Nonprofit aims to engage children with science

For a kid who says he wants to build robots, 10-year-old Jabari Griffie came to the right place.

The fifth-grader was among hundreds of curious kids who turned out Saturday morning for the grand opening of Iridescent, a nonprofit science and discovery center near downtown Los Angeles.

The first exhibit Jabari saw featured something even cooler than a robot: An underwater robot.

Remote control in hand, Jabari grinned broadly as he maneuvered the device in an apparent effort to make it crash into another one in the same wading pool.


Such positive encounters between children and science are what Tara Chklovski, the founder of Iridescent, is hoping to foster.

“It’s all about the love of learning,” said Chklovski, 32, who was pursuing a doctorate in aerodynamics at USC four years ago when her idea for Iridescent took flight.

The nonprofit has since trained more than 300 college-level engineering students to mentor nearly 5,000 children, most of them from inner-city schools with limited science programs. Iridescent is set to open another studio in New York next month and operates out of various schools in the Bay Area.

Its biggest financial backer is the Navy, which provided a $2.3-million grant in hopes of “developing future engineers and scientists” who will be the technological brains behind the military’s brawn in years to come.


Eddie C. Riley, a spokesman for the Office of Naval Research, said statistics show that students in the United States have been falling behind in science and math for years and that minorities have been historically underrepresented in both areas.

“We’re working hard to try to close the gap,” he said.

The Iridescent facility in Los Angeles is on 23rd Street, between Figueroa and Flower streets. It’s no accident that it’s in the shadow of USC. Most of the volunteer teachers are USC engineering students who receive credit toward their engineering degrees for participating in the nonprofit.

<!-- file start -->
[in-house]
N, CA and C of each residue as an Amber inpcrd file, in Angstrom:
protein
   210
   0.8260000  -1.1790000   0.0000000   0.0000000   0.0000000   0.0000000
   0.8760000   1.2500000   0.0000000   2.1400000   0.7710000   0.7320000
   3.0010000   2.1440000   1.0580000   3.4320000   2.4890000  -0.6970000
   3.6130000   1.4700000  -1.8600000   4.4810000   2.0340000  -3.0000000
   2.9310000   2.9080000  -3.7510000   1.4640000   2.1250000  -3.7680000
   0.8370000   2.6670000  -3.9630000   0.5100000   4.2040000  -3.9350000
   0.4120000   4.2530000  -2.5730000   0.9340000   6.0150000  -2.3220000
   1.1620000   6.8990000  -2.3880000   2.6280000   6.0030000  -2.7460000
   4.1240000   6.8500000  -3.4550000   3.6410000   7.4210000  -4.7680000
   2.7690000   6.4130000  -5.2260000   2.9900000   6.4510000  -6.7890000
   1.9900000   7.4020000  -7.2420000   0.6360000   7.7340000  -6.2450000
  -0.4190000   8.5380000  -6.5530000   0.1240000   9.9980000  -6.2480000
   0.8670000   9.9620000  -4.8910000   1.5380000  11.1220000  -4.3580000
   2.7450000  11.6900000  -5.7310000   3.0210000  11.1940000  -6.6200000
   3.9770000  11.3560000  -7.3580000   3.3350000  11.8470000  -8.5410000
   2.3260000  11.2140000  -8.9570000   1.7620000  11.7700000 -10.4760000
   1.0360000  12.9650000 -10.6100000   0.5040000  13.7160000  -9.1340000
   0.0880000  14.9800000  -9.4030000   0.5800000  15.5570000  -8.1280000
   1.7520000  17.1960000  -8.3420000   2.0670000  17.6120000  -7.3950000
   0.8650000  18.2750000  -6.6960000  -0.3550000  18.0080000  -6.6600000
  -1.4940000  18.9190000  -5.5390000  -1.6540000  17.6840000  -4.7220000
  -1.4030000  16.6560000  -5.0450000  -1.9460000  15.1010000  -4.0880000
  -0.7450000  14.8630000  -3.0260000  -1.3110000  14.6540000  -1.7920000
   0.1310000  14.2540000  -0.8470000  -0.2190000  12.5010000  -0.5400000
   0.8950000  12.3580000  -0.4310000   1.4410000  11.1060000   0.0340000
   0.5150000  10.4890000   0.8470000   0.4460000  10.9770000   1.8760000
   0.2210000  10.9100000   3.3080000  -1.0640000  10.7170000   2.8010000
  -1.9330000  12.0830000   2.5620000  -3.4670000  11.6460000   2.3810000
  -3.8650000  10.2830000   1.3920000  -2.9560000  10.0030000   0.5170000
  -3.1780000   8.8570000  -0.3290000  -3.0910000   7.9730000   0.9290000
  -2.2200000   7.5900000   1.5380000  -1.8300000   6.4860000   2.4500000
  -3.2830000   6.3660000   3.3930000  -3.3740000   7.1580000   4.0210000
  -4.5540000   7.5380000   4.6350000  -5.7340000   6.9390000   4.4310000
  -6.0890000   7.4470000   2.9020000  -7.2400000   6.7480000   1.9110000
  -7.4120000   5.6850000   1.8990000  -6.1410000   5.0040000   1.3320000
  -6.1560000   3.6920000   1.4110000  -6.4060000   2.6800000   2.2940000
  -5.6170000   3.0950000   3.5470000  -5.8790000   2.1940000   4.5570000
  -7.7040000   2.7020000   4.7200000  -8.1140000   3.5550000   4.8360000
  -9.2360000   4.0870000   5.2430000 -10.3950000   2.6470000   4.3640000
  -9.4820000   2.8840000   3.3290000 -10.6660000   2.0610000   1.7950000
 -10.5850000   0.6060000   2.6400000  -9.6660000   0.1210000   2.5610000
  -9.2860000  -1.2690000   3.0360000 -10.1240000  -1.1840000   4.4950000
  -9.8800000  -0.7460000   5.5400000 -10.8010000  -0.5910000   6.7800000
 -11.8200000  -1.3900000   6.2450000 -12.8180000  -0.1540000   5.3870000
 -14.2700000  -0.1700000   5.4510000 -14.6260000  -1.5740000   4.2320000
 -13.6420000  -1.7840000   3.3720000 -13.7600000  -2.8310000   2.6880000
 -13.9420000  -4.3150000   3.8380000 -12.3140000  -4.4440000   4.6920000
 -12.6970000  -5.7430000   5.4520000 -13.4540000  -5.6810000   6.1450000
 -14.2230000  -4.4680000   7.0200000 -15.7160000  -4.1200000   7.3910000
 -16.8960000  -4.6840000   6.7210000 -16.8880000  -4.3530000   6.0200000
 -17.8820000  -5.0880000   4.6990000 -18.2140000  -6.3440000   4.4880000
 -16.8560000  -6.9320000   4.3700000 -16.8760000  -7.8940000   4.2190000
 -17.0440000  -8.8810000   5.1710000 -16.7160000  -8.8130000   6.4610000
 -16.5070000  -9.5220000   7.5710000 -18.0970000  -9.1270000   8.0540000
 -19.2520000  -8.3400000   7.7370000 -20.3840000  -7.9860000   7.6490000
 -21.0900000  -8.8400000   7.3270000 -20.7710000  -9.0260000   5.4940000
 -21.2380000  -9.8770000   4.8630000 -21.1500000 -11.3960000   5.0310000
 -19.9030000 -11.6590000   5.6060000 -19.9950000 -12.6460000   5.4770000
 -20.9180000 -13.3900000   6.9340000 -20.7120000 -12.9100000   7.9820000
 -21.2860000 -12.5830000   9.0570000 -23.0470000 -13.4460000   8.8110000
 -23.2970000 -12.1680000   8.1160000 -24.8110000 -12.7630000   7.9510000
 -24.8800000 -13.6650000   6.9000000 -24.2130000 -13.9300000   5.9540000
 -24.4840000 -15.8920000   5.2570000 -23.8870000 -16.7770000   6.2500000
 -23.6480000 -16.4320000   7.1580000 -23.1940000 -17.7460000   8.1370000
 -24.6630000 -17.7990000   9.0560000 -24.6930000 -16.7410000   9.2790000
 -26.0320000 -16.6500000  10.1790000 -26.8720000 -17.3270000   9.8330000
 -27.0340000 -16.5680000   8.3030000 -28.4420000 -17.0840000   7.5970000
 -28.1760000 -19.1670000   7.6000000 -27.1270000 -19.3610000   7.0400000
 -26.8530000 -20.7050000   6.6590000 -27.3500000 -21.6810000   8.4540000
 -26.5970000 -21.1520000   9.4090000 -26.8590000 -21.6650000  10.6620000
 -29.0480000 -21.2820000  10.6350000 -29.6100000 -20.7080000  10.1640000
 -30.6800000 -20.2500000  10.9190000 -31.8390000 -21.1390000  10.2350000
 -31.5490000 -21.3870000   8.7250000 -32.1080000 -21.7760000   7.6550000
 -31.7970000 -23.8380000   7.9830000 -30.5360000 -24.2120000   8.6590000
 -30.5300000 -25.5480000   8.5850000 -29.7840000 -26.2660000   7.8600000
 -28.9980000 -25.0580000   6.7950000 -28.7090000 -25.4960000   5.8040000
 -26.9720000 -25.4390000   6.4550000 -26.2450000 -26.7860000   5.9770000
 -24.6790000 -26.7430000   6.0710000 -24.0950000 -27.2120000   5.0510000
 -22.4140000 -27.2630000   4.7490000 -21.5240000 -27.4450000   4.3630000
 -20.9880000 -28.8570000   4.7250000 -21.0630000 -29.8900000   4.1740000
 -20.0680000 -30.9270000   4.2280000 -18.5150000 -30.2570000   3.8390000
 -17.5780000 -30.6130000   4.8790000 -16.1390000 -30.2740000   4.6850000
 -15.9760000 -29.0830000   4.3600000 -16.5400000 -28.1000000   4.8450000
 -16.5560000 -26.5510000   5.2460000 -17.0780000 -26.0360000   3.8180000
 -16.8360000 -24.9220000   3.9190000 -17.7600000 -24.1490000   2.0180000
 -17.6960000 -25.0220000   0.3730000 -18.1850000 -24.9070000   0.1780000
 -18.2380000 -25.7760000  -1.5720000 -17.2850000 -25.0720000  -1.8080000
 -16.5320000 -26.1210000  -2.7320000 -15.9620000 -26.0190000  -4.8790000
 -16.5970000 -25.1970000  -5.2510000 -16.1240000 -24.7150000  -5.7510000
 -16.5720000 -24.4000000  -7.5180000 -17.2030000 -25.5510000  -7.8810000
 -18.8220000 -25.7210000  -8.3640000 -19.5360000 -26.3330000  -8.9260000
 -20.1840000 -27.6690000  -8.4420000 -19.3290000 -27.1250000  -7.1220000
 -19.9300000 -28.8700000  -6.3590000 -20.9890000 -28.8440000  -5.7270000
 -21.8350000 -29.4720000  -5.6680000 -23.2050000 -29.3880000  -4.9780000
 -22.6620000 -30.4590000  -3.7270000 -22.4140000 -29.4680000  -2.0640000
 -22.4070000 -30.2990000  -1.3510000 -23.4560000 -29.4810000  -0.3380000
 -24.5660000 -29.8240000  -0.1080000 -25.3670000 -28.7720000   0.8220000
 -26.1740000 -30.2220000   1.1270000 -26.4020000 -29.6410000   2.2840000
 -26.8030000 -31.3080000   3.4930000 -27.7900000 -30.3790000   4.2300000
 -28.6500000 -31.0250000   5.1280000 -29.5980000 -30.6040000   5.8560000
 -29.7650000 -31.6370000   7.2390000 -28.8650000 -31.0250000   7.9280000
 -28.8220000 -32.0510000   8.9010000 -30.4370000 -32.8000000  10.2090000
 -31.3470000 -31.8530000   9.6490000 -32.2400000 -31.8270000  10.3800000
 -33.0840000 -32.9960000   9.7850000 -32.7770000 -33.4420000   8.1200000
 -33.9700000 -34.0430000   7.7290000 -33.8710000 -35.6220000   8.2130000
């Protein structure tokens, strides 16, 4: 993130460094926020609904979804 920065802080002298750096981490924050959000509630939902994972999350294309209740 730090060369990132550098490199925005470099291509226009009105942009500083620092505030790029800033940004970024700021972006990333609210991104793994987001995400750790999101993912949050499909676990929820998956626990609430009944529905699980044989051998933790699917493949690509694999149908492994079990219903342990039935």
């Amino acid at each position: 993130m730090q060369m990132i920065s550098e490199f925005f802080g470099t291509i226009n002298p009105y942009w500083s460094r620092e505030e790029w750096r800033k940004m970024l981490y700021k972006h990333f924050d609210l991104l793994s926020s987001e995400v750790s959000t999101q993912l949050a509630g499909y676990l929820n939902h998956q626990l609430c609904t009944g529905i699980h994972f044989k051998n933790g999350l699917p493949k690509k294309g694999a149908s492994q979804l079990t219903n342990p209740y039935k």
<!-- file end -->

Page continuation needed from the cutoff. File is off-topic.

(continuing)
The site will essentially be a science clubhouse where children will learn through hands-on experiments. One aspect of the program requires youngsters to submit project proposals that will be considered by the staff. Those chosen will be given $200 for supplies and will be paired with a volunteer.


Although Saturday was the ceremonial grand opening, Iridescent has been holding periodic workshops, including one called “Pull Apart.” As the name implies, it has children dismantle items to see how they work.

Eliana Cotom, 9, was a natural.

Since attending the five-week workshop, she has pulled apart a toy microwave, a toy laptop and a bubble-maker, none of which has she put back together.

Perhaps that is why her mother, Ana, denied her most recent request: to dismantle the family car.


“Not yet,” she said.

Ana Cotom said the experience had sparked in her daughter a heightened interest in learning.

“She’s become more curious and more passionate,” she said as Eliana sat nearby, eager to get on to the next activity. “And, to me, that’s the point.”

The grand opening was essentially a science street fair, with exhibits on sound waves, avionics, submersibles, wind tunnels and lots of other stuff. All were designed to draw kids in with cool demonstrations, then reveal the science behind the spectacle.


Jim Rohr, a civilian engineer for the Navy, got lots of oohs and aahs with experiments involving the simplest of materials. In one, he took a $1.80 footlong rod from Home Depot, squeezed it between his thumb and forefinger and slid them up and down. Soon, the rod began emitting a high-pitched whine that sounded as if it were produced by electricity.

As wide-eyed kids (and some parents) looked on, Rohr said: “Remember, it’s not magic. It’s science.”